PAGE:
As a fluently bilingual, Quebec-born leader, Layton had stirred hopes inside his party for a more definitive breakthrough. The NDP’s Quebec wing holds its annual meeting Nov. 14-15 in Montreal, and early indications of its chances of keeping on building should come there. Will credible Quebec candidates, some attracted by Mulcair to run in the last election, stick around in executive roles to help organize for the next one?
If Layton was looking on the bright side about Quebec, he was frank in admitting his disappointment over the election outcome in Toronto, his adopted hometown. Only he and his wife, Olivia Chow, won ridings for the NDP in the country’s biggest city. Layton is reassigning his former chief of staff, Bob Gallagher, to begin figuring out what went wrong and to come up with new strategies. Considering Layton’s nearly two decades’ experience in Toronto politics, it’s a surprising weak spot. Just as unexpected, in a way, is his new strong suit: northern Ontario, where the NDP stole four seats from the Liberals, partly over discontent in depressed forest-industry towns.
It wasn’t supposed to be this way. Relying on economic anxiety in hinterland regions sounds like old-school NDP. Layton was supposed to usher in a more urban, up-to-date version of social-democratic politics. Loyalists still think he can fulfill that promise. University of British Columbia political science professor Michael Byers, a star NDP candidate in this fall’s election, ran third in his Vancouver Centre bid—more than 6,000 votes behind Liberal incumbent Hedy Fry—but he remains a Layton fan. He contrasts steady NDP growth under Layton to the Liberals’ loss of nearly 100 seats since Jean Chrétien’s last majority win in 2000. “I’m frequently asked when the NDP is going to co-operate with the Liberals,” Byers says. “But I see only one party that’s building substantially.”
He’s right about who’s growing, of course, but what about those frequent questions he has to field about uniting the left? The fact that it keeps coming up must signal something. Sears says many voters tend to lump together the Liberals and New Democrats, and even the upstart Greens, as a blur of alternatives to a single Conservative brand. “Unless you present that broad image,” he says, “people won’t vote for you.” Barack Obama’s success in expanding the U.S. Democrat base, Sears adds, makes the fragmented Canadian left look, by comparison, even less appealing.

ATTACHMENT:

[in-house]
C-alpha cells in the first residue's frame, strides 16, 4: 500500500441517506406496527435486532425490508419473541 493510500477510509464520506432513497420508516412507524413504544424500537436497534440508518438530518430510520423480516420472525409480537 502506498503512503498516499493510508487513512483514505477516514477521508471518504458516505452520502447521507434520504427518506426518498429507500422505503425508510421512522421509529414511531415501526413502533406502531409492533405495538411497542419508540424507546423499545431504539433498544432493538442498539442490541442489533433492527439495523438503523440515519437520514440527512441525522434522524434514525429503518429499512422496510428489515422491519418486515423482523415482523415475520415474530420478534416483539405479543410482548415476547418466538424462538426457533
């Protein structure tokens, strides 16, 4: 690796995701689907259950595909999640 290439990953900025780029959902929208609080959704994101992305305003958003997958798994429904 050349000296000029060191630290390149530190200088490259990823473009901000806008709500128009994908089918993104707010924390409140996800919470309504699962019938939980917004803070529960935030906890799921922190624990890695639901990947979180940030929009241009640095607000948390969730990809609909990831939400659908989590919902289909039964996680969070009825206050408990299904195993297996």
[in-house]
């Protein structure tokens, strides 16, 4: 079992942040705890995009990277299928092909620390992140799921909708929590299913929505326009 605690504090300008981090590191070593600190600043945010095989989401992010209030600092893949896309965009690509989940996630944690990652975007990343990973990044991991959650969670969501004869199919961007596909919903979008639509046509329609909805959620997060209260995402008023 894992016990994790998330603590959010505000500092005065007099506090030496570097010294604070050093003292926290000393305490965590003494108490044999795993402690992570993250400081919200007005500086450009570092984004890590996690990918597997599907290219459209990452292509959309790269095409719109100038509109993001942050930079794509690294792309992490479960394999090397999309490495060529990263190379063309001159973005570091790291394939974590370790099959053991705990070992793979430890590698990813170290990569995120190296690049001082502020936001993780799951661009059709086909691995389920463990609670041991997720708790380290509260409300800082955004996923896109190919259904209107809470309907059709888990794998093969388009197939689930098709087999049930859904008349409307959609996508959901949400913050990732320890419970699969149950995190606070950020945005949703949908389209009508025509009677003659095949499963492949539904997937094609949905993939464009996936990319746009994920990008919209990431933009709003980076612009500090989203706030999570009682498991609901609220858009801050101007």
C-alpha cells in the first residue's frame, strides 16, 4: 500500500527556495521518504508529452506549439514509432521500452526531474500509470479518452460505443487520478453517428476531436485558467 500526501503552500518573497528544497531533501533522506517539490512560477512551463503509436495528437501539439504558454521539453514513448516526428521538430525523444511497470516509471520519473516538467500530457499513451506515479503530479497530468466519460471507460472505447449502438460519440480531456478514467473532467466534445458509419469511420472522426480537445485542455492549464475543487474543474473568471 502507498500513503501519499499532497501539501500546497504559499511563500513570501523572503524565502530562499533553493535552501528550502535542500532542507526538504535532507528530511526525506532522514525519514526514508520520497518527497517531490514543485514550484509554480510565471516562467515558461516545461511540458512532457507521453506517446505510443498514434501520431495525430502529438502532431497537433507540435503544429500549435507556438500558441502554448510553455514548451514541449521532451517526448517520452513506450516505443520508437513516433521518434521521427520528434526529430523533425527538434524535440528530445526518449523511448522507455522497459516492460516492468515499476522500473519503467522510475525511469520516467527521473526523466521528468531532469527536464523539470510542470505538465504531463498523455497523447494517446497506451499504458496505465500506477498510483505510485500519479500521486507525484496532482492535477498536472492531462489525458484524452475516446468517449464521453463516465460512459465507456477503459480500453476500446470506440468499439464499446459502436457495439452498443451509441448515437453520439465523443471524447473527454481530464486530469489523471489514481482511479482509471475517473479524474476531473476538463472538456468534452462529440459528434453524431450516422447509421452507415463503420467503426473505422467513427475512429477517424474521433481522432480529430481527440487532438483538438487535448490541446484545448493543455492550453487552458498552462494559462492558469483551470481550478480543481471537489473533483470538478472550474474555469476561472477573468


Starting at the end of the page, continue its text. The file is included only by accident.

Yet Layton says he sees a historic chance to set the NDP apart in the coming months. He doesn’t propose changing the message much. Instead, he says the NDP’s long-standing advocacy of more interventionist government should win converts, as economic upheaval casts doubt on the free-market orthodoxy that’s dominated since the Reagan-Thatcher era. His recent pitch for a federal move to safeguard private pension plans is one example. He cites the NDP’s five-year-old plan for revamping the auto sector to manufacture more fuel-efficient cars as an overlooked idea that now seems prescient. “I hate saying I told you so,” he says, “because that doesn’t help anybody, but we need that kind of thinking. We’ve got to intensity our efforts.”
It’s not at all clear, however, that voters will seize on NDP policy as a lifeline in tougher times. They haven’t before. Even Byers, who plans to run again, suspects the market collapse during the fall campaign hurt the party. “The pitch Jack was making was a substantial change in direction,” he says. “I can’t help but think that there were voters watching their savings and pensions evaporate, and they weren’t thinking this was the time to change their voting patterns.”
Somehow Layton needs to persuade Canadians to make that leap. So far, most New Democrats seem content to let him keep trying, focusing, like their leader, on the modest gains they reaped on Oct. 14. It’s left to outsiders, like Sears and all those persistent questioners Byers finds he has to answer, to wonder how many more elections a divided left will go on facing a united right.